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Title: Superconducting single photon detectors for quantum information processing
Author: Kirkwood, Robert A.
ISNI:       0000 0004 6353 0797
Awarding Body: University of Glasgow
Current Institution: University of Glasgow
Date of Award: 2017
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Single photon detectors are a vital part of many emerging technologies which harness the quantum properties of light to benefit the fields of communication, computation and sensing. Superconducting nanowire single photon detectors (SNSPDs) offer high detection efficiency, low dark count rates, low timing jitter, and infrared sensitivity that are required by the most demanding single photon counting applications. This thesis presents SNSPDs fabricated and tested at the University of Glasgow that are integrated with optical structures which enable enhanced detection efficiency and integration with waveguide circuit technology. The monolithic integration of waveguide circuit components presents a route towards realisation of an optical quantum information processor that has the stability and scalability to perform the demanding tasks of quantum computation. A novel process is introduced for incorporating superconducting detectors with single mode gallium arsenide waveguides and quantum dot single photon sources. Together these elements would enable the generation of quantum states of light which could be manipulated and detected on a single chip. Detectors are patterned in NbTiN thin superconducting films on to suspended nanobeam waveguides with better than 50 nm alignment accuracy. Low temperature electrical and optical testing confirms the detectors’ single photon sensitivity under direct illumination as well as to waveguide coupled light. Measured detectors were found to have internal registering efficiencies of 6.8 ± 2.4%. Enhancing absorption of photons into thin superconducting films is vital to the creation of high efficiency superconducting single photon detectors. Fabricating an SNSPD on a dielectric mirror creates a partial cavity that can be tailored to enhance detection of light at specific wavelengths. Devices have been fabricated and tested in this thesis with enhanced detection efficiency at infrared and visible wavelengths for quantum cryptography, remote sensing and life science applications. Detectors fabricated in NbTiN on GaAs/AlGaAs Bragg mirrors exhibited a system detection efficiency of 1.5% at 1500 nm wavelength for the best device measured. SNSPDs were also fabricated in NbN on aperiodic dielectric mirrors with a range of different bandwidths. A peak system detection efficiency of 82.7% at 808 nm wavelength was recorded.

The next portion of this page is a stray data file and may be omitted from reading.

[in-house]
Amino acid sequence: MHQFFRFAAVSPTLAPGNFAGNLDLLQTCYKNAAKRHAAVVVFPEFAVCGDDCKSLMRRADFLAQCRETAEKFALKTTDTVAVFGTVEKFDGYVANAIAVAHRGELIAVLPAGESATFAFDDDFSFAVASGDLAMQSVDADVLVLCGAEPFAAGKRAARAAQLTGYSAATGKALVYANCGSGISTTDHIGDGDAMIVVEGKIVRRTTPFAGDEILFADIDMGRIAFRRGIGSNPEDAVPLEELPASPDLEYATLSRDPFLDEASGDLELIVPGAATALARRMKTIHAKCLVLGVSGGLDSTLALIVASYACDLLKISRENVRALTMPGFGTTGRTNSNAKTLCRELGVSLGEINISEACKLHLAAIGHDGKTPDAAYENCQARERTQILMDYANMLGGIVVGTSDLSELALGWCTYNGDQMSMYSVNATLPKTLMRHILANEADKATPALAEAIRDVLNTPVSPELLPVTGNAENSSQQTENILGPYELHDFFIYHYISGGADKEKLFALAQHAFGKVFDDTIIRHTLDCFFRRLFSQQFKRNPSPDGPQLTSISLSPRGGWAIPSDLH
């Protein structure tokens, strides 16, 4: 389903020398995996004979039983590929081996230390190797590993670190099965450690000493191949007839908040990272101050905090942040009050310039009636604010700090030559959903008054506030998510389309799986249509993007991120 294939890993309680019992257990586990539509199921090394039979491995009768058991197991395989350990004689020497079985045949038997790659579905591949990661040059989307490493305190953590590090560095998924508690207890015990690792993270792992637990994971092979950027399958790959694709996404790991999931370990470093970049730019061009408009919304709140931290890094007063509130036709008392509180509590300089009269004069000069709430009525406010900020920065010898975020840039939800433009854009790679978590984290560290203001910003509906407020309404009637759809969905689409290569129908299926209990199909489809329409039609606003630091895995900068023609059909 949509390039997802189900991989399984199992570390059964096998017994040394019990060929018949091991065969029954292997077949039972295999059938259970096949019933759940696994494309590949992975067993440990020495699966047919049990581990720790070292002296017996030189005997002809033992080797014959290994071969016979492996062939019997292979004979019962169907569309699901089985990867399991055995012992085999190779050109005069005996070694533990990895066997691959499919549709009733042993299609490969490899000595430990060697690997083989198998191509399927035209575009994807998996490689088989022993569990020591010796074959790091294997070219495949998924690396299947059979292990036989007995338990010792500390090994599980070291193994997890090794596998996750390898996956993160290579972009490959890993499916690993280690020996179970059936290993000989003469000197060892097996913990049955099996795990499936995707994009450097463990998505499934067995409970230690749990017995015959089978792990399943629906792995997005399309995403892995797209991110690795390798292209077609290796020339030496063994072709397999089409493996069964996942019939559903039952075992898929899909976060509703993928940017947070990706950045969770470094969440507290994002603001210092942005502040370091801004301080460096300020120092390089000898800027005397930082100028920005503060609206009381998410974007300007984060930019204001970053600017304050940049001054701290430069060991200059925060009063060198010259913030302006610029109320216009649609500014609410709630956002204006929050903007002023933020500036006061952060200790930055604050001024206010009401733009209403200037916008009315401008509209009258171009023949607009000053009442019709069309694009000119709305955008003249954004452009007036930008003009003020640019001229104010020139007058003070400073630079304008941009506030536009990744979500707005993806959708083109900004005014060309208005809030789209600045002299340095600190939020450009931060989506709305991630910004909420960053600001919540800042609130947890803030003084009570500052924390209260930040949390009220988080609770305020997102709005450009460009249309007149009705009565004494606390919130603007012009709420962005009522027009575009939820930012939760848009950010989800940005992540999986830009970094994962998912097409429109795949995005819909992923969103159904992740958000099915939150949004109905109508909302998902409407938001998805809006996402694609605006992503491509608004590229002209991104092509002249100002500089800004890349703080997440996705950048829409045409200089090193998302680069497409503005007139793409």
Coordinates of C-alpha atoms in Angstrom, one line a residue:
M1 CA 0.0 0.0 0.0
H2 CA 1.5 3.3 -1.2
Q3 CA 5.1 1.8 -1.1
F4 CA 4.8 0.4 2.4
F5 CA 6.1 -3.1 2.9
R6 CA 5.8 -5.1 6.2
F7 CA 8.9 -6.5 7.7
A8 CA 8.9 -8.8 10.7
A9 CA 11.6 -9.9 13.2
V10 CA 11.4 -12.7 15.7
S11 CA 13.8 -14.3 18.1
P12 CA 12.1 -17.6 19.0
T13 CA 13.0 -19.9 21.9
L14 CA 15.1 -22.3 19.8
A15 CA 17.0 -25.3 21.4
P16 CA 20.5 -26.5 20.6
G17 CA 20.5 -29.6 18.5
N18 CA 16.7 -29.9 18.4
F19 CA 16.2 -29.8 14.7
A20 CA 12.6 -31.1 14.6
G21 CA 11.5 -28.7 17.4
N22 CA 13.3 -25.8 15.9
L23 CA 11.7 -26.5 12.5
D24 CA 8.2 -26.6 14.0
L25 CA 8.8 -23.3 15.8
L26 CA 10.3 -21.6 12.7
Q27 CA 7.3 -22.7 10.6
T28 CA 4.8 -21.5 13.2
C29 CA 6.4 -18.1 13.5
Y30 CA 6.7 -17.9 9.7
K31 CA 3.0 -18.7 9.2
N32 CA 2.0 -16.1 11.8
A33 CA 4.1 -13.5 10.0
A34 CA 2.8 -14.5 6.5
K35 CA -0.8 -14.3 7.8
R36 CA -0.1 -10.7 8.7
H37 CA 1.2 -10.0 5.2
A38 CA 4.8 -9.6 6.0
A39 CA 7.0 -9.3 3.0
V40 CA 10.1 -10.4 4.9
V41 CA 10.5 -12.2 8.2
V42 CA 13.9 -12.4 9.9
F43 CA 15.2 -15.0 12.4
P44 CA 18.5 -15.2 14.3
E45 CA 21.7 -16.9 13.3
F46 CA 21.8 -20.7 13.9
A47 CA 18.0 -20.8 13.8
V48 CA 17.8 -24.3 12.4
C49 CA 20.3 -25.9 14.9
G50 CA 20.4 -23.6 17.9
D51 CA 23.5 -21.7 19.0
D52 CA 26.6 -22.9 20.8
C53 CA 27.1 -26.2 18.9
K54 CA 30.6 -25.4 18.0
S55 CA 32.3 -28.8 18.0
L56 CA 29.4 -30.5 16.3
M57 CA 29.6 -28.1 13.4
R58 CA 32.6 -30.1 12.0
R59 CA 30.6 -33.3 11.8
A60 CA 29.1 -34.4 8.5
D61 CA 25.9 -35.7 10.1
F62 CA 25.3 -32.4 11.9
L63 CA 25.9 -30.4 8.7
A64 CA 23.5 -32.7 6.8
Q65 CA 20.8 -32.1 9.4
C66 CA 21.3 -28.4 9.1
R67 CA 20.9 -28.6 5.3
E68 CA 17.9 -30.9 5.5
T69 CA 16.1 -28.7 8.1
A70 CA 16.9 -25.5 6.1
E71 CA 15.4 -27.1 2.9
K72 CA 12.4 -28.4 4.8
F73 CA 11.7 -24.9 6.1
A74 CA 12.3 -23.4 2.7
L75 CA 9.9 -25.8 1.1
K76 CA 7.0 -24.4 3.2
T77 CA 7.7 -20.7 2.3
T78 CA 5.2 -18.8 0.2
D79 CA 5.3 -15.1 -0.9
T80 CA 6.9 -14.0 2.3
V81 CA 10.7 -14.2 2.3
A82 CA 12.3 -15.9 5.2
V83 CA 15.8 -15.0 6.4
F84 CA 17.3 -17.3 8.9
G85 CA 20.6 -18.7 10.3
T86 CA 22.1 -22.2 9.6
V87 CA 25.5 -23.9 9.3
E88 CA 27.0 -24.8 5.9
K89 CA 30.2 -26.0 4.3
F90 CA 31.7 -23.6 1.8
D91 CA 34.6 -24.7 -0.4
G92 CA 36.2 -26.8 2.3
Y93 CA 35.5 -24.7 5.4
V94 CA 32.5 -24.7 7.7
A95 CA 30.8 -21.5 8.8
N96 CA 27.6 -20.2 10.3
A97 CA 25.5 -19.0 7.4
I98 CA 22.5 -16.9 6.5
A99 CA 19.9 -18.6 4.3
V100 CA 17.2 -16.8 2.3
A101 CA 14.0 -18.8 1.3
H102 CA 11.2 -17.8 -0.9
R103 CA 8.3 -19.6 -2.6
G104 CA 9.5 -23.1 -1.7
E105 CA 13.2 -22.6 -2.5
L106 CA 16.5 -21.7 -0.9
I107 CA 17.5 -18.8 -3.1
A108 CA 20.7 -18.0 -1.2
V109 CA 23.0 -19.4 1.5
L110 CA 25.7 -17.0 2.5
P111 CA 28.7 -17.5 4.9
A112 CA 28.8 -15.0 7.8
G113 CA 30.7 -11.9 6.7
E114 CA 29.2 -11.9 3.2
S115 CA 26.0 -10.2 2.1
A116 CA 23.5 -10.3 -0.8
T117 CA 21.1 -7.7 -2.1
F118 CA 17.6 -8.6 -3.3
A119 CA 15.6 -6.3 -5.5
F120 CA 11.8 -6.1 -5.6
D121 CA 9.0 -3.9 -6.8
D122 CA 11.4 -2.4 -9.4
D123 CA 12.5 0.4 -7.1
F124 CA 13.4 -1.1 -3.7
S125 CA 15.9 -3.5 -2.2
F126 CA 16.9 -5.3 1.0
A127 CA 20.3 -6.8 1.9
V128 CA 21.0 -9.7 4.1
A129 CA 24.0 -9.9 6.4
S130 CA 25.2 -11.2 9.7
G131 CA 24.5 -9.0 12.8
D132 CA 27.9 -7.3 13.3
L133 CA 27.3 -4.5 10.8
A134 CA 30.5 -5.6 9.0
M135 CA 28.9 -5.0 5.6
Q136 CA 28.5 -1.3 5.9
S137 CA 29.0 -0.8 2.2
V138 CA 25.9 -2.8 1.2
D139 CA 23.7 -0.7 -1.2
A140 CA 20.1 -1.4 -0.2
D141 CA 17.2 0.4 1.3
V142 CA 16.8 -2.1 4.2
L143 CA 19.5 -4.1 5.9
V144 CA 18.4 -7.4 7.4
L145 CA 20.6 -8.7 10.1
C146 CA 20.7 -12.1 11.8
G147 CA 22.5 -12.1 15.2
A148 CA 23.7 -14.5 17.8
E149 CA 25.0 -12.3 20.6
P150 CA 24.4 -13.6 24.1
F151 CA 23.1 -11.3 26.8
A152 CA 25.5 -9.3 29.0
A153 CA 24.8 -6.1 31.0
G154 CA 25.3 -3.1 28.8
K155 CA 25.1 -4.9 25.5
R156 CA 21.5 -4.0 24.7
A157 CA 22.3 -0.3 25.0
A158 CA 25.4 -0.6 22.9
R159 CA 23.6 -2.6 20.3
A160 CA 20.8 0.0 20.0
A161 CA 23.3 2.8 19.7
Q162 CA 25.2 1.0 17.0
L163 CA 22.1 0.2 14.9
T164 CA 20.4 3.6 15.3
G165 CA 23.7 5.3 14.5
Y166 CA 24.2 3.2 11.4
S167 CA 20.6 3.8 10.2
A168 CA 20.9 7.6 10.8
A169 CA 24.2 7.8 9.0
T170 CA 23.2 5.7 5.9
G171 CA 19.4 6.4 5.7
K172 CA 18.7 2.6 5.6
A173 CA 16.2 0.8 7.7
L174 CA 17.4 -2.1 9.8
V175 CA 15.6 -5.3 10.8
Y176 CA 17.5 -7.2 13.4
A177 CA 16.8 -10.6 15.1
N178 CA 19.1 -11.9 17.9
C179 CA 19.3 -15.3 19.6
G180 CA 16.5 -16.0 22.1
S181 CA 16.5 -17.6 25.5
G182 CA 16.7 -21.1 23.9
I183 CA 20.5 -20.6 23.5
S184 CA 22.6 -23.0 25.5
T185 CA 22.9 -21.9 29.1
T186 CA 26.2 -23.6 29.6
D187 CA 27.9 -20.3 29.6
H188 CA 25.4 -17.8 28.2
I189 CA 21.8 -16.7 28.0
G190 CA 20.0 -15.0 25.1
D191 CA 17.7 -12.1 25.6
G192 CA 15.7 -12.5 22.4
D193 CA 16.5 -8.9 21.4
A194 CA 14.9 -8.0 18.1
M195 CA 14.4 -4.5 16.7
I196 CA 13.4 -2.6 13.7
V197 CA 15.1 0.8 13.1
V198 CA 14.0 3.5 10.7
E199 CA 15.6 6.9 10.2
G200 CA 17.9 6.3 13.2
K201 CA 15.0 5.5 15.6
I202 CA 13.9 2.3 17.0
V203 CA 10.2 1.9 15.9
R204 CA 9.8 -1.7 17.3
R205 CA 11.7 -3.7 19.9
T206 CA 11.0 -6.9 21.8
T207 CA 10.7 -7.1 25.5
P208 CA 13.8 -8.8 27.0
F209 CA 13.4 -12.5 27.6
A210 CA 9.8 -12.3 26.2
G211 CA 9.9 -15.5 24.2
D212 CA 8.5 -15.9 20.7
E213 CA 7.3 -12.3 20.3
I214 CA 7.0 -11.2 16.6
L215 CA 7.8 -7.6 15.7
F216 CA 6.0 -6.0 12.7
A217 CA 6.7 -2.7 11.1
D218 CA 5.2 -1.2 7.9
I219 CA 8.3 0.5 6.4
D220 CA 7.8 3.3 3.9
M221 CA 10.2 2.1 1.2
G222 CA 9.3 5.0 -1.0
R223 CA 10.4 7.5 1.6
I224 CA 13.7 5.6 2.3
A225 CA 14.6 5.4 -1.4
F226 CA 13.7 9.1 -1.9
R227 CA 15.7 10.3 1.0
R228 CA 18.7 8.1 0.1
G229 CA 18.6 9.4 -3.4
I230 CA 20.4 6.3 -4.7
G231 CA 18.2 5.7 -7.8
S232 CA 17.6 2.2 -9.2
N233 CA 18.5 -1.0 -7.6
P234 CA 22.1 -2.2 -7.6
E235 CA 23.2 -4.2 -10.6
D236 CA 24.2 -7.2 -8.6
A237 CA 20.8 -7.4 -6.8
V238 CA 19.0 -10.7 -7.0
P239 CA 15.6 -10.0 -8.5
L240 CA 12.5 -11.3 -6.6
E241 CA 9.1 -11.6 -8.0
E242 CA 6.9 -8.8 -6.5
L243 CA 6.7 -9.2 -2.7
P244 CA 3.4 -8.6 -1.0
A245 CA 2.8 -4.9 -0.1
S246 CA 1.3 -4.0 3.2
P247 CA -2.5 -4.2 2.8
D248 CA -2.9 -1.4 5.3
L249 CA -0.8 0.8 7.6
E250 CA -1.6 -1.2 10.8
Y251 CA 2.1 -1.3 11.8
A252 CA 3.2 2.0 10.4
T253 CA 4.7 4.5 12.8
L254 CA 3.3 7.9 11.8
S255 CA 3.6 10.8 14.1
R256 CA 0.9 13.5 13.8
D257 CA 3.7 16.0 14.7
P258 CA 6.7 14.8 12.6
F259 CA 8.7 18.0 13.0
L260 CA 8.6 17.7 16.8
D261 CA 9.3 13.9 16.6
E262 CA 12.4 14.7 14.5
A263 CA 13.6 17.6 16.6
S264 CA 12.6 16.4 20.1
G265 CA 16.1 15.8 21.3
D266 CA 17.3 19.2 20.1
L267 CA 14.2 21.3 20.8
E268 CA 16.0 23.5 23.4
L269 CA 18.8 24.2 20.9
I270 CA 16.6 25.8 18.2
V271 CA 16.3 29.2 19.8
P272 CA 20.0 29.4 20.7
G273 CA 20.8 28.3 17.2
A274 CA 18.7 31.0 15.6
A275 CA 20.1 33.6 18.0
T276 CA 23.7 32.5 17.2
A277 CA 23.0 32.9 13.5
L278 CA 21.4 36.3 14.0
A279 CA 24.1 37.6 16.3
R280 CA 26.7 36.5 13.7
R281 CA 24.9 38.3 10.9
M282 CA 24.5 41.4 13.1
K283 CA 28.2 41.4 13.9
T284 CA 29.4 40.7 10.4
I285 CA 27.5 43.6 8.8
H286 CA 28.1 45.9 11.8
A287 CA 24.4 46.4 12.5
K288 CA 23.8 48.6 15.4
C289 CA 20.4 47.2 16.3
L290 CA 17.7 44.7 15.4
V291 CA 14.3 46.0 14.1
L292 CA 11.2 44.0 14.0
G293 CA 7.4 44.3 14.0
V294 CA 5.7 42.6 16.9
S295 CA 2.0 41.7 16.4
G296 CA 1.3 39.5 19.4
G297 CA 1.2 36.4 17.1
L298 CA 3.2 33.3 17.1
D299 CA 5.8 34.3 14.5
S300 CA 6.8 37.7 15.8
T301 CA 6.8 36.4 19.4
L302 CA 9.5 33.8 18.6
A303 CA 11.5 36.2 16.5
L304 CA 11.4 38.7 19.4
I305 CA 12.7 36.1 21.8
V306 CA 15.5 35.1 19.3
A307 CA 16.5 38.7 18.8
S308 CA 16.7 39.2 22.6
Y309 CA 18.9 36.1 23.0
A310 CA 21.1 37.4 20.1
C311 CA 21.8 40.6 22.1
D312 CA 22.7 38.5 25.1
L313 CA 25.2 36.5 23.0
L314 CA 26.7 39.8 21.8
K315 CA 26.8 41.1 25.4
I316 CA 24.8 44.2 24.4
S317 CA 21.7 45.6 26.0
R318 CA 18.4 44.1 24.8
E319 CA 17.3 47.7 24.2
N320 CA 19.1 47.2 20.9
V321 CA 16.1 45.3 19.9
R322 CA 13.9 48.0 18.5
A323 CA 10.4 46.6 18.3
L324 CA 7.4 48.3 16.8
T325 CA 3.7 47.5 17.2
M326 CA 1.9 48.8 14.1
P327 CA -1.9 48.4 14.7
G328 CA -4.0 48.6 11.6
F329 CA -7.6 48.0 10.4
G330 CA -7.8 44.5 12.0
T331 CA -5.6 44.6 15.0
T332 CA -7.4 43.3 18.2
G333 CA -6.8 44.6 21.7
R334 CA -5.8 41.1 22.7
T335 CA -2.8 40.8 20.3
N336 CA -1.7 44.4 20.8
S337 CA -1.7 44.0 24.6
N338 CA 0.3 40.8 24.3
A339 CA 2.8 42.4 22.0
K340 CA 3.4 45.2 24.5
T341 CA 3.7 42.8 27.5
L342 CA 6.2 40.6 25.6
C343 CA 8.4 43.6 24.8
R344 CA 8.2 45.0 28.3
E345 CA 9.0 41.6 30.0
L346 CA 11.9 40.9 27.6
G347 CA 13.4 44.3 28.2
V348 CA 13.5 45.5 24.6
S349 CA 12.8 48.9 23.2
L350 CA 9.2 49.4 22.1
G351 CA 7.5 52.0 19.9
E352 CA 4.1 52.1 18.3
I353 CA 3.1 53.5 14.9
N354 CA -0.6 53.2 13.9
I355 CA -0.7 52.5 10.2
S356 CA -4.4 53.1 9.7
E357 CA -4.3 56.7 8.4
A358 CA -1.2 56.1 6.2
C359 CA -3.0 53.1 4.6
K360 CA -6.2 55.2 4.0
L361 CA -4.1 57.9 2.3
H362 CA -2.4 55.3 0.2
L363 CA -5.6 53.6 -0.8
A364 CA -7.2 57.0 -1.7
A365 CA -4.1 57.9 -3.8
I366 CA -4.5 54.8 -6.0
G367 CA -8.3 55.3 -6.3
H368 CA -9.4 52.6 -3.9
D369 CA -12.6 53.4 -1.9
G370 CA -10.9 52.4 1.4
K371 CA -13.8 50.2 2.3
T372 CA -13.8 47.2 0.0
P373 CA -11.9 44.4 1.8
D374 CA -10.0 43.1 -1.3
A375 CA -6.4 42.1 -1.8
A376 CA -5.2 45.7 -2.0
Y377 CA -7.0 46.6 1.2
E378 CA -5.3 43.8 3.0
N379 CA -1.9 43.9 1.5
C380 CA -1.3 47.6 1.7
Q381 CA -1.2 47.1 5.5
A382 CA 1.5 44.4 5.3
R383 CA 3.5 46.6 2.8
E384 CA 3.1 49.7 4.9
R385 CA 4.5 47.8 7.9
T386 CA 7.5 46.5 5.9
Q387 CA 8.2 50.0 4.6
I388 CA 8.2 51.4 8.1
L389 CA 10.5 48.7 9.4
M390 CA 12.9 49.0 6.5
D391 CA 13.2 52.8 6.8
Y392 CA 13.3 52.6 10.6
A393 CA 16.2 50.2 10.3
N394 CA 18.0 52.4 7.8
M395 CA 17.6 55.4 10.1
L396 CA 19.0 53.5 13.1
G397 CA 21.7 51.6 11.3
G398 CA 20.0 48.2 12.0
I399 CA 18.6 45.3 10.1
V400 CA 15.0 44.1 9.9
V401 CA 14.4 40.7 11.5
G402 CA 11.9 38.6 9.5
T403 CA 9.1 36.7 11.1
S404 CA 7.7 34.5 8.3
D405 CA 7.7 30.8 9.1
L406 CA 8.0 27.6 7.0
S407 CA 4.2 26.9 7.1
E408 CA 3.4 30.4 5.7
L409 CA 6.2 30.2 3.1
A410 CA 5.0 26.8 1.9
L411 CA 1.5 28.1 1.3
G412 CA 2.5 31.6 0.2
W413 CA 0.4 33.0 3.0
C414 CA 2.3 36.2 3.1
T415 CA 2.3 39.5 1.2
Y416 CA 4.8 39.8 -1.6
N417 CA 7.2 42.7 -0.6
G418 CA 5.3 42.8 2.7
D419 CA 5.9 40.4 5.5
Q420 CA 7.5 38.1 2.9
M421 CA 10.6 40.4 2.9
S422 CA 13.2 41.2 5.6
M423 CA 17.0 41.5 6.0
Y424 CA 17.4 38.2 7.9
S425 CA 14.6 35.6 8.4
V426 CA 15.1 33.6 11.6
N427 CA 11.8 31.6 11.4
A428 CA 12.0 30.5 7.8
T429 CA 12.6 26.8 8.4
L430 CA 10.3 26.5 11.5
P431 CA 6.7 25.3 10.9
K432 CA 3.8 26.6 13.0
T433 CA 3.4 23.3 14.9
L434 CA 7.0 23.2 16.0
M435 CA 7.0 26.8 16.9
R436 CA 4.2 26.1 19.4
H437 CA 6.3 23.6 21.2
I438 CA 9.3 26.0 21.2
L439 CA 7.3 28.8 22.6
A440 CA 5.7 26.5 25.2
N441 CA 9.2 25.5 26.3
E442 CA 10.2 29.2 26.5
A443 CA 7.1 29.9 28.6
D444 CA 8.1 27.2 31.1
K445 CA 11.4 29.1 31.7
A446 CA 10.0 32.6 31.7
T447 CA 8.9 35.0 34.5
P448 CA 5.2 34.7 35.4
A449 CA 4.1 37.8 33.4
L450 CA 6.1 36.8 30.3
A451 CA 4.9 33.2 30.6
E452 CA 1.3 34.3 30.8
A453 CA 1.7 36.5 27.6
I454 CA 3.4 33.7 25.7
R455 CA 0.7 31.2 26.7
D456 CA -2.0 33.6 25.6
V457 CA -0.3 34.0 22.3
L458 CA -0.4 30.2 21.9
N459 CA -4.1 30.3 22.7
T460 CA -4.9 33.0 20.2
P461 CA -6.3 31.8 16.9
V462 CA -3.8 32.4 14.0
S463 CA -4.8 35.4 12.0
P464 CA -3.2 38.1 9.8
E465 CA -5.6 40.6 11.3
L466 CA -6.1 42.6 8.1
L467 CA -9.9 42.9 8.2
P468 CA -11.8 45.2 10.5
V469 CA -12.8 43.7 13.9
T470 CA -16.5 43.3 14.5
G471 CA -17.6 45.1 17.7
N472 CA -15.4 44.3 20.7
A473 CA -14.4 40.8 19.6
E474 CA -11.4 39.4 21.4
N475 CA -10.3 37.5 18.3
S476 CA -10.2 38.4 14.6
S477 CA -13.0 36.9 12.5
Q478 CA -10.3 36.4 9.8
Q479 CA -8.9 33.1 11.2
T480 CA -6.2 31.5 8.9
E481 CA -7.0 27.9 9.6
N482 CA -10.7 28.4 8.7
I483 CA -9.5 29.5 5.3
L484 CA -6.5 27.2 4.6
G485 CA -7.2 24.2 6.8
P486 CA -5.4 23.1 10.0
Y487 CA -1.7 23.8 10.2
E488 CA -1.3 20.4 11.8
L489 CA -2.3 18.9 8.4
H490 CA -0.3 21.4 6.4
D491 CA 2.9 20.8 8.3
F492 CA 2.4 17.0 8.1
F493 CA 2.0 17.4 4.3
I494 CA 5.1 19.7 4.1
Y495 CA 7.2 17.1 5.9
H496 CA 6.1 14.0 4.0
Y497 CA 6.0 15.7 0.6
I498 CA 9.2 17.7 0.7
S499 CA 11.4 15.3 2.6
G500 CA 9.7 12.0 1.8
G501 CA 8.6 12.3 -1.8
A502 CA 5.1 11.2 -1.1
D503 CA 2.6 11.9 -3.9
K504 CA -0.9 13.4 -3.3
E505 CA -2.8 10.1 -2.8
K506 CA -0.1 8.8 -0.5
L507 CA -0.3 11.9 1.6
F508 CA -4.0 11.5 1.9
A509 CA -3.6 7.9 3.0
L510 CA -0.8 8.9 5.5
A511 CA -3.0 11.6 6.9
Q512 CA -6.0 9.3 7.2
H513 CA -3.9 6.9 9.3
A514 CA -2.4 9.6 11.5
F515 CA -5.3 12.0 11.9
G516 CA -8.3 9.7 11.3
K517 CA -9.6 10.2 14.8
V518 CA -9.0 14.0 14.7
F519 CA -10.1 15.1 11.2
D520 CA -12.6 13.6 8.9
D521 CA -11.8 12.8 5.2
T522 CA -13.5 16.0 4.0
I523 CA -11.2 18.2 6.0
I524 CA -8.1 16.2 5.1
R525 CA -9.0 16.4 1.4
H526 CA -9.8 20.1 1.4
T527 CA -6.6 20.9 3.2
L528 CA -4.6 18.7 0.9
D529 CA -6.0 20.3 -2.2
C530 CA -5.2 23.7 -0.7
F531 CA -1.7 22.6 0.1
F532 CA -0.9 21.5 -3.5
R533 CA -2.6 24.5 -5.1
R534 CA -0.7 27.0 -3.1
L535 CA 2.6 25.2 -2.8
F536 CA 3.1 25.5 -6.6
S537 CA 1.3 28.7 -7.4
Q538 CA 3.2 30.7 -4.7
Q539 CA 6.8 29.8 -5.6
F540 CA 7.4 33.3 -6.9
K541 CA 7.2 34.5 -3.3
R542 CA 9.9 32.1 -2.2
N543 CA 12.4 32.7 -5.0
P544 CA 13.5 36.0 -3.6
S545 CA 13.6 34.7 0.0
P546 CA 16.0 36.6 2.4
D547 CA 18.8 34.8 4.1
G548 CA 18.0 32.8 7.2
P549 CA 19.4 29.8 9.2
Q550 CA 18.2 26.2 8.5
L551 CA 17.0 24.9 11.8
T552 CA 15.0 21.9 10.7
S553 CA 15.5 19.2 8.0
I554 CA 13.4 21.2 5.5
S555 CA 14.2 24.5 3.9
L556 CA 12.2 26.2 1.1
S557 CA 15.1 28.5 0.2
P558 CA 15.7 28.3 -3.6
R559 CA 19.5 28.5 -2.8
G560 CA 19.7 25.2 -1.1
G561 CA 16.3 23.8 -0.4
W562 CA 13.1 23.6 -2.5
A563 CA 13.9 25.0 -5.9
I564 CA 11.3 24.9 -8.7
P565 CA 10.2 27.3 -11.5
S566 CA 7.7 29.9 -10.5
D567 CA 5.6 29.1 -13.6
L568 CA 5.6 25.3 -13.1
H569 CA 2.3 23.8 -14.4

Supervisor: Not available Sponsor: Not available
Qualification Name: Thesis (Ph.D.) Qualification Level: Doctoral
EThOS ID:  DOI: Not available
Keywords: QC Physics ; TK Electrical engineering. Electronics Nuclear engineering